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    Paul Jones's Avatar
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    Melkal and Captain,

    Thank you for the compliments.

    The Unimat milling cutter holders was one of my early "must have" tool additions before I totally tricked-out my old Unimat SL 1000 that I bought new in 1970 (please see Modifications and Improvements to a Unimat SL 1000 Lathe for the continuing saga on my Unimat improvements).

    You want to preserve the quality and accuracy of the hardened jaws of your 3-Jaw chuck and best not to hold the HSS or carbide milling cutters in the 3-Jaw chuck. Plus you can never have a really tight grip on the milling cutters and may have them "pulled" from the chuck destroying the part and other things (early-on this happened to me).

    There is a way to restore the parallel alignment and TIR (Total Indicated Reading) of your Unimat 3-Jaw chuck to better than new. I have preformed this with a Dremel tool with 0.375" diameter Aluminum Oxide Grinding Stone and the Dremel tool mounted in a special holder held in the Unimat tool post. Most important in this operation is to "pre-load" the chuck jaws to take the slack out of chuck jaws for holding on the inside surfaces of the jaws and ensuring the chuck jaws will be ground concentrically. Also grind less than 0.001" per multiple passes before taking another grind on the jaws. There is no rush because you only have to do this every 10 years or more. There are many articles and fixture designs on the Internet for doing lathe chuck grinding. It is much easier with the Unimat because the homemade chuck pre-loading fixtures are so small that these can be made from 1/8" aluminum plate and drilled-out with a drill press and no need for a milling machine.

    Good luck on your Unimat endeavors,

    Paul Jones
    Last edited by Paul Jones; 01-06-2018 at 08:22 AM. Reason: partd

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    olderdan (01-06-2018)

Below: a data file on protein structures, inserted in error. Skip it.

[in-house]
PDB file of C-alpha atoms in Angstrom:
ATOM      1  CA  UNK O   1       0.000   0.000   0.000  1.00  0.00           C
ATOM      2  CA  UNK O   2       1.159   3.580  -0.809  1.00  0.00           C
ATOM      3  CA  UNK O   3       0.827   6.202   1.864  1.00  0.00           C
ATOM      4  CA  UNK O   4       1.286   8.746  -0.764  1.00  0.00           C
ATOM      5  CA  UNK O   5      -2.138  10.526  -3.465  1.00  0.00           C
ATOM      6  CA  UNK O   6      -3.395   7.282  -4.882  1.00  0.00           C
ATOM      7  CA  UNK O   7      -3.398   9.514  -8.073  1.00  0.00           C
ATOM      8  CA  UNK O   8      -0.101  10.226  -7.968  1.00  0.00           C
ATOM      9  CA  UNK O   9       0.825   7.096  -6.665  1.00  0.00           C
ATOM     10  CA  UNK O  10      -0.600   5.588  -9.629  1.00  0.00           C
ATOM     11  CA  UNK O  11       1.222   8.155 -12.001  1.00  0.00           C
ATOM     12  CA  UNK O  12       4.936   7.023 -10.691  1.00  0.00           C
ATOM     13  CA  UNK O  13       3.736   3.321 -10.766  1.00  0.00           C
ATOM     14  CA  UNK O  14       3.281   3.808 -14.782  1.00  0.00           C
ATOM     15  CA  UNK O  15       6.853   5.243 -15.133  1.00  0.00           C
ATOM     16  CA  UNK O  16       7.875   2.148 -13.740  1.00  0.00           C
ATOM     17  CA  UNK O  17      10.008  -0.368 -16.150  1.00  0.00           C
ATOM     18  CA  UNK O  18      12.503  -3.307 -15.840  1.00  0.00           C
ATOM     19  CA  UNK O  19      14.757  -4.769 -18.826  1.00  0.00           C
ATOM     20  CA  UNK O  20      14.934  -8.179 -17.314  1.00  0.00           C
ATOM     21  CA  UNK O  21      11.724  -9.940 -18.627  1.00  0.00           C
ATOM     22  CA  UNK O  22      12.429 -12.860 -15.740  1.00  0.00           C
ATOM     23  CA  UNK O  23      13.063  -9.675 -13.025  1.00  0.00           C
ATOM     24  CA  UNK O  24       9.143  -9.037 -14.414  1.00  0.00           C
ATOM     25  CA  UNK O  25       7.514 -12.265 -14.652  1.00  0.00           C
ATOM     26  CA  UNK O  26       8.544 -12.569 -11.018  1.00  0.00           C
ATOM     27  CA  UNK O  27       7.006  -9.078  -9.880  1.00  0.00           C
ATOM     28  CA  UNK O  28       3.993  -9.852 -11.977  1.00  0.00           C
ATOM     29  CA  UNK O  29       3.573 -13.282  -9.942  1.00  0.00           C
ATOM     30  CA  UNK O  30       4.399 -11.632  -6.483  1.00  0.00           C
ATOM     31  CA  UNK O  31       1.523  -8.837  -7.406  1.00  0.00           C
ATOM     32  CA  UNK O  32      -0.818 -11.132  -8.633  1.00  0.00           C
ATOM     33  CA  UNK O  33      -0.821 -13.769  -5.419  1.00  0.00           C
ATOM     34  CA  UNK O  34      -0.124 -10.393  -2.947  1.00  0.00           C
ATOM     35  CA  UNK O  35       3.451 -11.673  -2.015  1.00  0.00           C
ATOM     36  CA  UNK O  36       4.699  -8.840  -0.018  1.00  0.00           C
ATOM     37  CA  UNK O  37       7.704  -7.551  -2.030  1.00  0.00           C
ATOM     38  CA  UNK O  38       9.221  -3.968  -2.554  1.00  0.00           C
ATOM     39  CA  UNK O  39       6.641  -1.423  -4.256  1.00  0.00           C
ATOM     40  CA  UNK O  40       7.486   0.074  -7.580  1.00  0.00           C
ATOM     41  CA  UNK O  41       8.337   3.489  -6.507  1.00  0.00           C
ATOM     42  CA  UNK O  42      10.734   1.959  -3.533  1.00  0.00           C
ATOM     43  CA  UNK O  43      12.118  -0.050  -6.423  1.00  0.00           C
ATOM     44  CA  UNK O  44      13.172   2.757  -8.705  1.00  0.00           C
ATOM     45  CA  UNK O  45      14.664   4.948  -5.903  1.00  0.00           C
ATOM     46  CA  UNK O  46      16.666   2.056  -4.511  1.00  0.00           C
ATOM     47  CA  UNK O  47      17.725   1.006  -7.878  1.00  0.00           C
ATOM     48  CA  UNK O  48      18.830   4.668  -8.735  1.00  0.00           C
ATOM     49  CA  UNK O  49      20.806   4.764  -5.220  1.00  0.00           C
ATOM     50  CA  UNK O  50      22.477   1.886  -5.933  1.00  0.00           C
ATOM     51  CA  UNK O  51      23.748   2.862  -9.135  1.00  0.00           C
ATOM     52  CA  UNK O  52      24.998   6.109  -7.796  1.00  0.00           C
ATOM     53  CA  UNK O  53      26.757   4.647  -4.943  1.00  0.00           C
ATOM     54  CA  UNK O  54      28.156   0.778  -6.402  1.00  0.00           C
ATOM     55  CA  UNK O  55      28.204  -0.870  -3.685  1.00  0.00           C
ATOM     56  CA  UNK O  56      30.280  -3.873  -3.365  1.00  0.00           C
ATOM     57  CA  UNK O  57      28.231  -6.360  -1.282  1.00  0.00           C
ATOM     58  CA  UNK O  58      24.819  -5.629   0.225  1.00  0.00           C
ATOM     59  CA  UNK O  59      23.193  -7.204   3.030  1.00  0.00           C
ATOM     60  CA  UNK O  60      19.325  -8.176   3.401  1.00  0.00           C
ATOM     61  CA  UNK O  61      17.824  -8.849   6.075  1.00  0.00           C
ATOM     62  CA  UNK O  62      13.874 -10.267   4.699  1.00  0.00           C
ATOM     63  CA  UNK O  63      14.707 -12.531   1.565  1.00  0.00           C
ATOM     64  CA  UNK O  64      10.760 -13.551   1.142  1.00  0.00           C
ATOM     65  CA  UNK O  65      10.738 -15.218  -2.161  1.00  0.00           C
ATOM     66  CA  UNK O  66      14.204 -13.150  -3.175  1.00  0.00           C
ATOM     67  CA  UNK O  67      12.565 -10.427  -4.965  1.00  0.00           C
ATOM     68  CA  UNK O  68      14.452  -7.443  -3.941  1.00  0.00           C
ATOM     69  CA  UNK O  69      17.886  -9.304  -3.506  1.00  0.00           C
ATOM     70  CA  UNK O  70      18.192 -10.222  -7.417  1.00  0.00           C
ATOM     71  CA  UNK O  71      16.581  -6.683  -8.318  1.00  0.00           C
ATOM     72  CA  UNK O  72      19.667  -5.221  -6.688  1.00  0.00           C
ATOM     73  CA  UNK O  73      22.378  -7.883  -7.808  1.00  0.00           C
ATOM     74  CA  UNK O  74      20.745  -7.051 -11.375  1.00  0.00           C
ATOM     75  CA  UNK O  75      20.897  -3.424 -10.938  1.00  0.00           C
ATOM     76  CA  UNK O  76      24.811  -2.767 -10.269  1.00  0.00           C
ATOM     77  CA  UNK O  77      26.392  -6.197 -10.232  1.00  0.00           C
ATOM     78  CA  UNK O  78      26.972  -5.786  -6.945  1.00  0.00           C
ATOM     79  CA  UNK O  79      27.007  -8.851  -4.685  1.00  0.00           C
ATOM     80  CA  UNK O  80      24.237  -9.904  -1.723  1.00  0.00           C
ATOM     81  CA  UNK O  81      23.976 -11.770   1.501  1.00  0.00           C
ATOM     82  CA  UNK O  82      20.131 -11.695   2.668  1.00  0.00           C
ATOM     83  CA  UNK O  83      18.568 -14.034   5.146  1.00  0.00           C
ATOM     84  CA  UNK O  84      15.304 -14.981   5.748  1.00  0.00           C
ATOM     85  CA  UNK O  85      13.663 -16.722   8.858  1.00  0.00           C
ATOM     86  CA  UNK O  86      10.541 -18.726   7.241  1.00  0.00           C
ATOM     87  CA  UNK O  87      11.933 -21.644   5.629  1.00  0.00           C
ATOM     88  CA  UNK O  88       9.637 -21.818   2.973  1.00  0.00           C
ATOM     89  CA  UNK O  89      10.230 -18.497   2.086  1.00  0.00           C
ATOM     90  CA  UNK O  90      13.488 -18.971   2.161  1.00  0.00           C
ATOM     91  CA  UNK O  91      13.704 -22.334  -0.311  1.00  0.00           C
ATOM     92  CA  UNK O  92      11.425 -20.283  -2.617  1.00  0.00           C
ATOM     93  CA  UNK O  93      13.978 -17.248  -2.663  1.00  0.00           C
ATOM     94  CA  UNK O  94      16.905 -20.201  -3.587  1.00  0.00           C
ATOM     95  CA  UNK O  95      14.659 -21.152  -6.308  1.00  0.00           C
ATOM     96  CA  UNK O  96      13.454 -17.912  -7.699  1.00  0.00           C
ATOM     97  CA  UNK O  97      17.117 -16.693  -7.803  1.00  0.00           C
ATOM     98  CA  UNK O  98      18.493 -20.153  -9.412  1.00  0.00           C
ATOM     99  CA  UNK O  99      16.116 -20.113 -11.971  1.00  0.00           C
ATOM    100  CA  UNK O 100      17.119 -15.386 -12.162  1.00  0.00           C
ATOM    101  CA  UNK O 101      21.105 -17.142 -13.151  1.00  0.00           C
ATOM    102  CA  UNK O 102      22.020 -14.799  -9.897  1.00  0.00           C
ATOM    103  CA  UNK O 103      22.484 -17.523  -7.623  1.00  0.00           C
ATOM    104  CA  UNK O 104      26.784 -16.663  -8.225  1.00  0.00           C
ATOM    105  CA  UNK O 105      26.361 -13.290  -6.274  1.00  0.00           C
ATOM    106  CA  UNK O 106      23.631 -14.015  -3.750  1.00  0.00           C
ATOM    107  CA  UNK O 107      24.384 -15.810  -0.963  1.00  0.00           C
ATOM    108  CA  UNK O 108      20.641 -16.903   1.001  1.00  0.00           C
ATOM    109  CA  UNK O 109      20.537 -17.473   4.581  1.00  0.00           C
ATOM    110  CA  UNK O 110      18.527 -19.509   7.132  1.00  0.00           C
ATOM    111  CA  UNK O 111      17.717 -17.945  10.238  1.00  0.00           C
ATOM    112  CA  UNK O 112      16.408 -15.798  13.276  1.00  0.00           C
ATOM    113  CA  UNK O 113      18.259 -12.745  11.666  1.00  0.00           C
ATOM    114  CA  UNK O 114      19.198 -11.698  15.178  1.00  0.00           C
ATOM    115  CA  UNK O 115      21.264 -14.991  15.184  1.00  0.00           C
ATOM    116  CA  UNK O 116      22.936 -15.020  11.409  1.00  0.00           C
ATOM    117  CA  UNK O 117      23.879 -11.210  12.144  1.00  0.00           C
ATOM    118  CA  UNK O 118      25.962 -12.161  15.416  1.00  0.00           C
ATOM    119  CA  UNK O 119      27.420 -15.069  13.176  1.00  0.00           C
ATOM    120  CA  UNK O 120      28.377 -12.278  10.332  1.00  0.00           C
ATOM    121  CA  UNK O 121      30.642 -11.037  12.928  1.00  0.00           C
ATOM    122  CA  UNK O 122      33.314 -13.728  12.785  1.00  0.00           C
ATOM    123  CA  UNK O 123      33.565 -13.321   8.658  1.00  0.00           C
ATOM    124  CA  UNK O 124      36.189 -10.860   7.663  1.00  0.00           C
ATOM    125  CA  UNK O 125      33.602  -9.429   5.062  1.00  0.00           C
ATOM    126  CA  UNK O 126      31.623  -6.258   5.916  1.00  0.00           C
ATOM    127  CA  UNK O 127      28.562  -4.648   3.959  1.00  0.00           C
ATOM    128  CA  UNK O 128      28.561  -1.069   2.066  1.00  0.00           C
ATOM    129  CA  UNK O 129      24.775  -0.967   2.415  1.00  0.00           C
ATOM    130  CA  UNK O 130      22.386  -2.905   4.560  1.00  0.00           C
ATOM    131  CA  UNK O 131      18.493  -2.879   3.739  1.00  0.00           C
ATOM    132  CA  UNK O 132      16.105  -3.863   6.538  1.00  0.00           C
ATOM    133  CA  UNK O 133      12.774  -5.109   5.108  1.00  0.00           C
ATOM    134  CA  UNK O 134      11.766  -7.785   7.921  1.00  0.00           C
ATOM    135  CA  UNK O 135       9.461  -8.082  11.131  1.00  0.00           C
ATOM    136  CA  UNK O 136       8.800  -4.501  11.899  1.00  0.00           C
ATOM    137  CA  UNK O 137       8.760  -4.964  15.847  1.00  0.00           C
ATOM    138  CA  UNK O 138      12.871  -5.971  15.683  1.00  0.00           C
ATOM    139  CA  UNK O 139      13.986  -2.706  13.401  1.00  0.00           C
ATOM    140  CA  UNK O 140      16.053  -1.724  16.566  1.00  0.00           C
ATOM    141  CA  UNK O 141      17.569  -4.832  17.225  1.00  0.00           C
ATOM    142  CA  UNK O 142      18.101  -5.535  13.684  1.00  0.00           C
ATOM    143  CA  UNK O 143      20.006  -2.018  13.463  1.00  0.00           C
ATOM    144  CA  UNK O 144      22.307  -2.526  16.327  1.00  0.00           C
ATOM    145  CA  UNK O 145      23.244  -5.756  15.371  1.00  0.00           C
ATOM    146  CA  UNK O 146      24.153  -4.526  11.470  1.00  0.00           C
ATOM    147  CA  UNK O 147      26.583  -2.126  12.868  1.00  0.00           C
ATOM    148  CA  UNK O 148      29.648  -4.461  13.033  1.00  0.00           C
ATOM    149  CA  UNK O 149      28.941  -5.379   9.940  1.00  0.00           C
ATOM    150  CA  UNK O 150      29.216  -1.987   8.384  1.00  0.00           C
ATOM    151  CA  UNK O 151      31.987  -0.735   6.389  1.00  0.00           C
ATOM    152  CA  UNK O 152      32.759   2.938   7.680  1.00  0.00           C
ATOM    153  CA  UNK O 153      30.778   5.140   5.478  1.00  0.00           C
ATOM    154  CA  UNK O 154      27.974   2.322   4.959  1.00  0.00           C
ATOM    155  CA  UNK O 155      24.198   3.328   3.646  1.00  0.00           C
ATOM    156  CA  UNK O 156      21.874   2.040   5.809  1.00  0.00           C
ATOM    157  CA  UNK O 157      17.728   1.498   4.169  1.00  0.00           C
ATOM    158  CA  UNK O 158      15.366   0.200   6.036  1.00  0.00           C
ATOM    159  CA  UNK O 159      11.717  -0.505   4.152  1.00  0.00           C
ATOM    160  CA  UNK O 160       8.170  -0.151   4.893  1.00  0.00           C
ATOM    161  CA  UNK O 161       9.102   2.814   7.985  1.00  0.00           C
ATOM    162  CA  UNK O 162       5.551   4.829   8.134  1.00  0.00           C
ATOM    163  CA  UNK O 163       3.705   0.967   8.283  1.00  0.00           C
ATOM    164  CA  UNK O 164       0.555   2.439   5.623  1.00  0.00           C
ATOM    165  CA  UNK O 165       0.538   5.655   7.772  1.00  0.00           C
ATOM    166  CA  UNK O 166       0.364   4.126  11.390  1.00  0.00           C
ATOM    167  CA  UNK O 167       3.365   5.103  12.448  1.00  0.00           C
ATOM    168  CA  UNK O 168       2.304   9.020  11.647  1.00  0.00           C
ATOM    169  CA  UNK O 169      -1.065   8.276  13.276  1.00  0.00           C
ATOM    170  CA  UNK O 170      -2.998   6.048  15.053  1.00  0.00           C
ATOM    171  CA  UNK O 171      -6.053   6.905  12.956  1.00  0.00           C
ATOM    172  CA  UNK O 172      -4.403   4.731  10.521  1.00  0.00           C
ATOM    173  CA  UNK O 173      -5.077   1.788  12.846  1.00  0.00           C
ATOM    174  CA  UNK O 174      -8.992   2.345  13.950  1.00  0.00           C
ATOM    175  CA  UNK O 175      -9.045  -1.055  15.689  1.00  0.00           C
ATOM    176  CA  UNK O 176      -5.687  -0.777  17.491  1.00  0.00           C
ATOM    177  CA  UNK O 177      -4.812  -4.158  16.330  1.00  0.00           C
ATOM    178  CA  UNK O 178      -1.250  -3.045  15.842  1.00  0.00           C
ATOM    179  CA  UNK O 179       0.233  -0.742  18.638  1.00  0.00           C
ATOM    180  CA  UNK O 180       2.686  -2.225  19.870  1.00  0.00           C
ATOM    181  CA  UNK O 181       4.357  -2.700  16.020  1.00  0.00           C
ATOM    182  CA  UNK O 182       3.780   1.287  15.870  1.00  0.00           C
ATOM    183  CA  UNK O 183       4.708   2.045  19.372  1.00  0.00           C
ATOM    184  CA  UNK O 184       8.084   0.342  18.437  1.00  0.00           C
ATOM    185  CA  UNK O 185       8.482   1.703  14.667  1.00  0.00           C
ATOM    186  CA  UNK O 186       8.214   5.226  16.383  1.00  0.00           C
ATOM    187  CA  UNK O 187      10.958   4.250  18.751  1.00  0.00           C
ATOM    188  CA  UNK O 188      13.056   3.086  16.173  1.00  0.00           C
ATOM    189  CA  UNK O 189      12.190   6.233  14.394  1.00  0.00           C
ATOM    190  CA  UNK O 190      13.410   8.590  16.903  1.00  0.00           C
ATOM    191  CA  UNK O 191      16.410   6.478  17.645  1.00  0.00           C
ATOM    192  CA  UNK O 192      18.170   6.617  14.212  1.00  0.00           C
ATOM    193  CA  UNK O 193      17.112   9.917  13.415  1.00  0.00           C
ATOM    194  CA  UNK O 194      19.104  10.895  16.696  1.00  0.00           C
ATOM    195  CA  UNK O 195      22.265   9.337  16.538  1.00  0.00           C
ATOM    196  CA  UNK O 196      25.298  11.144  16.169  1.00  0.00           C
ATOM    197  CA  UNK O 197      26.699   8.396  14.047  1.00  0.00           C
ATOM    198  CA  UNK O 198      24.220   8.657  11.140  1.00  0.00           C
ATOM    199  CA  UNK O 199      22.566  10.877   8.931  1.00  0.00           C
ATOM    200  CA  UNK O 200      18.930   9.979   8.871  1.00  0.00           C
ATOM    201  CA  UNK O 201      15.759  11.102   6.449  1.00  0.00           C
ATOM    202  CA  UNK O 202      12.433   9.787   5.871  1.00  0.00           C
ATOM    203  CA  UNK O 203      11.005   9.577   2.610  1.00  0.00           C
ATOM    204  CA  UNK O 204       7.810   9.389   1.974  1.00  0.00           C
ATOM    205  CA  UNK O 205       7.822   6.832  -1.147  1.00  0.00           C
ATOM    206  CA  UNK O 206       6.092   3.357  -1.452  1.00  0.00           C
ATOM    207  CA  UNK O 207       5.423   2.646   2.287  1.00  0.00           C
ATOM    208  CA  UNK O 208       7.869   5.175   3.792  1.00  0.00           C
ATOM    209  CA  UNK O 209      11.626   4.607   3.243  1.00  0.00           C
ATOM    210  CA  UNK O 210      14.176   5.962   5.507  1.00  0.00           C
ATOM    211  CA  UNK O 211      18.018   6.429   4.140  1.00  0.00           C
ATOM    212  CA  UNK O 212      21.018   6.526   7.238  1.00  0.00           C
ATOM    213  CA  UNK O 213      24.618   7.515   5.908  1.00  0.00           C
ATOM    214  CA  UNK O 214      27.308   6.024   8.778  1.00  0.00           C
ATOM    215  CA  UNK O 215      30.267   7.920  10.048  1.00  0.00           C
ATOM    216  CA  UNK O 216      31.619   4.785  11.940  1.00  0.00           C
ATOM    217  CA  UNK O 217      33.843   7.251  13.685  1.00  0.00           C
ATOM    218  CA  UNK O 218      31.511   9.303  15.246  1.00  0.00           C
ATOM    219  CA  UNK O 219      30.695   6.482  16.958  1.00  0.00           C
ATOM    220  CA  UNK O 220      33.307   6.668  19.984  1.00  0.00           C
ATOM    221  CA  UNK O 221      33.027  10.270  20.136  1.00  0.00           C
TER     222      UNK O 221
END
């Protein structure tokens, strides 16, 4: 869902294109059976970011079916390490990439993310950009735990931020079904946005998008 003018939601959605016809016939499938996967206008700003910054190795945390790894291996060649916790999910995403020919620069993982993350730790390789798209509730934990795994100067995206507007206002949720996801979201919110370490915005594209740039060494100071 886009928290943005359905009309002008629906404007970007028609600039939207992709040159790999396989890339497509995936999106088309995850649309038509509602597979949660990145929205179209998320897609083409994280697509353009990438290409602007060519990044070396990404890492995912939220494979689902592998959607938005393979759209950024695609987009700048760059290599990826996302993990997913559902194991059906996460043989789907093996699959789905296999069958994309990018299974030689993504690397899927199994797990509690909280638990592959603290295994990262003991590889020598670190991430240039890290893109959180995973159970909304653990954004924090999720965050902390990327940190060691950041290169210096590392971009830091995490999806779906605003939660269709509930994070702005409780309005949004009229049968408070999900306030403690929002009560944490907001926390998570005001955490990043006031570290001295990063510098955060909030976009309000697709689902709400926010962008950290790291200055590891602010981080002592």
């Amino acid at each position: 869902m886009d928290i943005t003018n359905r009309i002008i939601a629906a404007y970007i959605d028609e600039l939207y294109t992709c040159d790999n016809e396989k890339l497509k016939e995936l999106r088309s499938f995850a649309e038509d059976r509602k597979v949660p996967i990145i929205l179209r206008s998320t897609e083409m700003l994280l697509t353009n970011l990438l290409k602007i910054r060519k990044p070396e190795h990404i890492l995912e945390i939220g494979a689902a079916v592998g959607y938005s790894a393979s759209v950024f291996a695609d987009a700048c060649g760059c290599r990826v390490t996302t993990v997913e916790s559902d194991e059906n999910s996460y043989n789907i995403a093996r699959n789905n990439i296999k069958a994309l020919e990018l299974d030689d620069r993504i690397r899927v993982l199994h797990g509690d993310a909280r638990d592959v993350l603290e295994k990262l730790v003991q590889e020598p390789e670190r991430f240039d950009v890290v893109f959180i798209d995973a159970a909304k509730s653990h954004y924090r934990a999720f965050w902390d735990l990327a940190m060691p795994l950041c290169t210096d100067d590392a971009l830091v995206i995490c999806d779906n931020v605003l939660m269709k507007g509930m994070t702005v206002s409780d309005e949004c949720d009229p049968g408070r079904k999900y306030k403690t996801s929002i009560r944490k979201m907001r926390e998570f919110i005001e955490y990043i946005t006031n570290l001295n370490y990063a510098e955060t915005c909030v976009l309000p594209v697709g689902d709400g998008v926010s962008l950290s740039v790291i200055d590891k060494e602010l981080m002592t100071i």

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    Hello Paul and Capt,

    So I had a small piece of 3/4 hex and machined it out to Paul’s pictures. I measured a few of the small end mills I got
    And found many were 5.93mm shafts. So, the newbie question is where do I buy a ream for that, shouldn’t I buy a small set,
    And don’t reams come in standard sizes? So, after you stop laughing, can you suggest where I go to learn the basics of this subject.
    Thanks in advance.

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    Melkal ,

    5.93mm shafts are probably a nominal 6.00 mm diameter so the diameter error is 0.07 mm or 0.07/25.4 = 0.0028 inch undersized which is larger than expected and typically -0.0005". Most reamers are available in the nominal size (i.e., 6.00 mm is 6.00 mm) and in the other + or - sizes. In the Imperial (inch) sizes the + or - series sizes are typically +.001" or -0.001" over and undersized. My advice is to find a 6.00 mm under-sized reamer for the nominal 6.00 mm size. In my experience and no matter how accurate the TIR of lathe spindle, exact reamer diameter and the accuracy of the tail stock alignment, the exact sized machine reamer when using a lathe tends to ream just a few 0.0001" too large somewhere along the ID which is actually a good thing for sliding fits. So try this for the undersized diameters.

    Regards,

    Paul

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    olderdan (01-06-2018)

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    Paul, many thanks for the tutorial.
    Mel